By Scott Grayson
Guys like James Dean and Steve McQueen made the rebellious style of motorcycles cool. But dying on a chopper because you lacked the necessary safety gear is something not even Dean or McQueen could make hip.
More than 4,600 motorcyclists died in 2011, according to the National Highway Traffic Safety Administration. That was a 2 percent increase from the year before, and one can expect those statistics to rise, especially when more states like Michigan are easing standards on wearing helmets. But state governments and worried mothers can breathe a sigh of relief as motorcycle gear is becoming more mainstream and technologically advanced than it has ever been. Motorcycle accessories like helmets, jackets, boots and gloves are as cool as they are safe.
Most fashion designers would break out in a Michael Jackson dance if their clothing was shown off on a New York catwalk. Motorcycle style has officially hit the big time.
The Joe Rocket Reactor 3.0 Hybrid, found at Motosport.com, sounds more like a sci-fi device than apparel. But this particular jacket is equipped with a FullFlex System, which — to skip the science-y jargon — has the top of the line mobility material, shoulders and elbows that are protected with C.E.-approved armor, a reflective stripe and spine pad protection features that are removable.
Spine protection is vital when it comes to motorcycle safety. There are at least four kinds of spinal injuries that can occur during a motorcycle accident, thus more and more motorcycle jackets are coming equipped with protection features specifically for the spine. Most spine protection comes from plastic or kevlar inserts, but the HIt Air jacket is basically a wearable air bag for motorcyclists. And although it may not make the fashion trend catwalk, it protects the rider’s vitals — the neck, spine and organs. The jacket is connected to the motorcycle by a coiled wire. If the rider is thrown off the bike, the wire is pulled, setting off air bags built in the jacket that inflate within 0.25 seconds.
Thankfully, motorcyclists have all sorts of options for cool looking jackets that come equipped with the latest in protective features.
The risk of death from injury for motorcyclists not wearing a helmet jumps to 40 percent, reports MotorcycleAccident.com, which makes one wonder how anyone could take such a risk not wearing one.
But even though 28 states don’t require riders to wear a helmet, riders are wearing helmets more, and comfort, style and technology are playing a large part in this. Take the Scully P-1, for example. It features a digital head-up display that gives the rider a 180-degree view through the inside of the shield. With a battery life of nine hours, it makes a useful tool for daily drives. And the black and white, aerodynamic style would even have James Dean sacrificing his hairdo just to wear it.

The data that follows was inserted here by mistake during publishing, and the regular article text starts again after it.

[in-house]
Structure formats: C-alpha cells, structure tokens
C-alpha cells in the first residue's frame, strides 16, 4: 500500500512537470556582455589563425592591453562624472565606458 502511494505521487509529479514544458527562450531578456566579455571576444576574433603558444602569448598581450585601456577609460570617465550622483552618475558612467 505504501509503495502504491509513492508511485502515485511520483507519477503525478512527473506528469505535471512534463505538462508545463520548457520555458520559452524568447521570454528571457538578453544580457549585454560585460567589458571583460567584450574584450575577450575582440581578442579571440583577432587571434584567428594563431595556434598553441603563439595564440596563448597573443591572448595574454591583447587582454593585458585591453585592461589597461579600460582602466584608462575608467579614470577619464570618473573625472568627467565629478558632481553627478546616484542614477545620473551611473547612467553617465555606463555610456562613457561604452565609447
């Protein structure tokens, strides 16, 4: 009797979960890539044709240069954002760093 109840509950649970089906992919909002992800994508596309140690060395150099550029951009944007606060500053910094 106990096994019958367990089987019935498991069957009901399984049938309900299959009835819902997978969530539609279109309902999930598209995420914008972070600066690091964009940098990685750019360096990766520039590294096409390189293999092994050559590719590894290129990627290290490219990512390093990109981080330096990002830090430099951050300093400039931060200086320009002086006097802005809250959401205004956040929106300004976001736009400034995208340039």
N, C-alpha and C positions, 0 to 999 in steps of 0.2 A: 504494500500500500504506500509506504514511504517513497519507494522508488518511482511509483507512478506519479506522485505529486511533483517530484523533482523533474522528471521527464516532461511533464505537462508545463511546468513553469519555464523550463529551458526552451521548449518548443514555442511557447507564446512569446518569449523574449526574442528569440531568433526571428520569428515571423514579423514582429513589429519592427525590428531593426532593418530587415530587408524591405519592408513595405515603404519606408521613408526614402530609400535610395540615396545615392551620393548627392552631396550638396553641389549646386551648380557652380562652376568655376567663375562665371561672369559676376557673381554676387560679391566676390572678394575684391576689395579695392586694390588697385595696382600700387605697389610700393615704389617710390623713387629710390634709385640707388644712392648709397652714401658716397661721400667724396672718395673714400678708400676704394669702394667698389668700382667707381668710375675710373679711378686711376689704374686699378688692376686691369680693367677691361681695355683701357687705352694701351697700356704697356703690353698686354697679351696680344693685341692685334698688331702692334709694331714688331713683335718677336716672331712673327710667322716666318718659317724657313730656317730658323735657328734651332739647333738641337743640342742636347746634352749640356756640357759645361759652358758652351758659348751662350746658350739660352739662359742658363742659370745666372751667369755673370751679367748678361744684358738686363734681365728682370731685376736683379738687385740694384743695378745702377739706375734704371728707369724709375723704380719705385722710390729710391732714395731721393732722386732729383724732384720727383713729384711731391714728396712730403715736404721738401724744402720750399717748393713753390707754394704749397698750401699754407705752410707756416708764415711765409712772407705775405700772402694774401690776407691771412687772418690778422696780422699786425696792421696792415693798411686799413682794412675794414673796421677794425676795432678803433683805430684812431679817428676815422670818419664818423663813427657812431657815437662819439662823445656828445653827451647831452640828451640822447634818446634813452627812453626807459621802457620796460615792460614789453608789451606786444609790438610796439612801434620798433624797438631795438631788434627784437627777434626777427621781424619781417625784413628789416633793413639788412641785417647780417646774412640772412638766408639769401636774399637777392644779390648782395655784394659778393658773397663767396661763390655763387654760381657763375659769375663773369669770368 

Boots and gloves
Every crash on a skateboard or roller blades? Remember those wrist sprains and deep raspberries you’d get? Multiply that by a 100 and you’ll be sure to remember to wear protective boots and gloves when riding your chopper. However, be cautious to which kind you buy and be sure they fit not only your hands well, but around the handles of the bike, too. If they don’t grip well, then it makes all the difference in comfortable — and safe — riding.
Wearing flip flops or tennis shoes on a motorcycle is as bad as eating ice cream with ketchup. They just don’t go together. Wearing leather boots can prevent both road rashes or burns in an event of a crash. Tall boots can also protect from stones that are kicked up, insects and also provide better traction.
ATGATT – All The Gear, All The Time.
ATGATT is an acronym that means “all the gear, all the time”. It is a reference commonly made my motorcyclists to refer to the practice of riding with all your gear. Helmet, jacket, pants, gloves and boots. These elements are considered standard riding wear. Each element offers protection in the event the rider should “go down” or “have an off”, meaning the rider was involved in an accident.
Many riders have a personal view on ATGATT and it’s important that you develop your own view tailored to fit your own level of safety when riding. Some states in the US don’t have helmet laws. Even there many riders adhere to ATGATT.
ATGATT, to many, is common sense, as it saves lives and lessens the extent of many injuries when accidents do happen.
ATGATT has an added benefit in that many manufacturers of motorcycle apparel include high reflective material in their product’s construction. Thus, by riding with ATGATT, you become more visible to drivers around you on the road.
It’s completely your choice whether you ride with protective gear all the time or not. Many believe this freedom of choice should be expressed by riding with no gear at all. While there is no doubting the visceral thrill this can bring to a rider, even a casual tip over in a parking lot can bring serious injury. Some riders argue it’s their choice and only they are impacted by an repercussions.